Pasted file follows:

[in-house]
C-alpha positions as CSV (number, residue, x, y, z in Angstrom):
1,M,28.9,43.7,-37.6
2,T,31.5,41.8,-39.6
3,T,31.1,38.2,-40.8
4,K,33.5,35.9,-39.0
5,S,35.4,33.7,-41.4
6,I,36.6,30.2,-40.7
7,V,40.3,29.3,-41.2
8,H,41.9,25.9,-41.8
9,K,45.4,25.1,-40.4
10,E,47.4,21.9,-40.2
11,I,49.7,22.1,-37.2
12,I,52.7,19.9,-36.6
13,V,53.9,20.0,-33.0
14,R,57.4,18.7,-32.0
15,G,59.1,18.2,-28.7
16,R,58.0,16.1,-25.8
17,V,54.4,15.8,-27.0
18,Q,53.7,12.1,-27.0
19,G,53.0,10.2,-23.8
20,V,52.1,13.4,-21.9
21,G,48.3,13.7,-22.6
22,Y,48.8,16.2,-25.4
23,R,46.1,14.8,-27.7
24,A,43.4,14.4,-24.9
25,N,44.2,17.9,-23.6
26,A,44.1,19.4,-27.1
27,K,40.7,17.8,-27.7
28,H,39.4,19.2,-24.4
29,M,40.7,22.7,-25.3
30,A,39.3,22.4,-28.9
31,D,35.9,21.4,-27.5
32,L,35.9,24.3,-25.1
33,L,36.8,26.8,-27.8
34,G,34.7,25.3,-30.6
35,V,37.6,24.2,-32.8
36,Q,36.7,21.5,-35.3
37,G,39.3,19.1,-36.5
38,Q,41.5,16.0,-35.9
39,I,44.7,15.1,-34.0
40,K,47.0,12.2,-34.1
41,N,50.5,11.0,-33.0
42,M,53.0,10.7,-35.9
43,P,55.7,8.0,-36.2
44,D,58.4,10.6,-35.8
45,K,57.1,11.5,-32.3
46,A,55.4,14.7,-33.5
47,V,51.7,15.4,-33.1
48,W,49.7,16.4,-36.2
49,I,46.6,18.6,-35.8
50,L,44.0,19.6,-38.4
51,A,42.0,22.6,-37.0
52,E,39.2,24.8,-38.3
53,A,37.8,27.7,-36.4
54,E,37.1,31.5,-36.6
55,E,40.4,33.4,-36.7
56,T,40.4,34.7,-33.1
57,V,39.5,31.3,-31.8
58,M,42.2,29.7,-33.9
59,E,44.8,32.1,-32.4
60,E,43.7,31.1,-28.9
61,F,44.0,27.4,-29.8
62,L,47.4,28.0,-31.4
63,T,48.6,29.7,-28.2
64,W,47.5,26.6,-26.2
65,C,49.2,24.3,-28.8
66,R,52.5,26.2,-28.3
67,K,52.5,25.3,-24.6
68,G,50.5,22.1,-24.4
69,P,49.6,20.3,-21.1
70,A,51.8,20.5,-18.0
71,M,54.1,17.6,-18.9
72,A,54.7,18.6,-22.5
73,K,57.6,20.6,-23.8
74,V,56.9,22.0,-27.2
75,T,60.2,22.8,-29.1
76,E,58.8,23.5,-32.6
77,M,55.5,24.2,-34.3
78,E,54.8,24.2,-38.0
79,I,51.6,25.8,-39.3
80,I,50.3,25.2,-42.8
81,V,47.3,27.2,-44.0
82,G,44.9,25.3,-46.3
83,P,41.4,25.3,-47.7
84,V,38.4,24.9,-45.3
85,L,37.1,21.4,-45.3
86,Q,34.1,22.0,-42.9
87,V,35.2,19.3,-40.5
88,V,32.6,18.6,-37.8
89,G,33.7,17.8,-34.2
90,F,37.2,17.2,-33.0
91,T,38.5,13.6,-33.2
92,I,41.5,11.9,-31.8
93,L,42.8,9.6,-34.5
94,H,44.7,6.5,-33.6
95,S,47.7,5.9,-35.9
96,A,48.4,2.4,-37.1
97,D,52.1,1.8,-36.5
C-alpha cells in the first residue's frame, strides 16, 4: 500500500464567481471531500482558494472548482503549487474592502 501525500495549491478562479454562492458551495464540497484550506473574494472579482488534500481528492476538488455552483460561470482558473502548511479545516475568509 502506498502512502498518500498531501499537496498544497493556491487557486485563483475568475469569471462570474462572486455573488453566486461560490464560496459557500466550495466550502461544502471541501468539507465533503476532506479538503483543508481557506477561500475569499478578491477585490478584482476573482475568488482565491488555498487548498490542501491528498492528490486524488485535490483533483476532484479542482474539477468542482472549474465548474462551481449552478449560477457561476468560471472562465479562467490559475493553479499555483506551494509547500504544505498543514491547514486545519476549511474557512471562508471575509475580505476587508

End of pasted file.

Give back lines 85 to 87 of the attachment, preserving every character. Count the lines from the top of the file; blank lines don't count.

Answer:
83,P,41.4,25.3,-47.7
84,V,38.4,24.9,-45.3
85,L,37.1,21.4,-45.3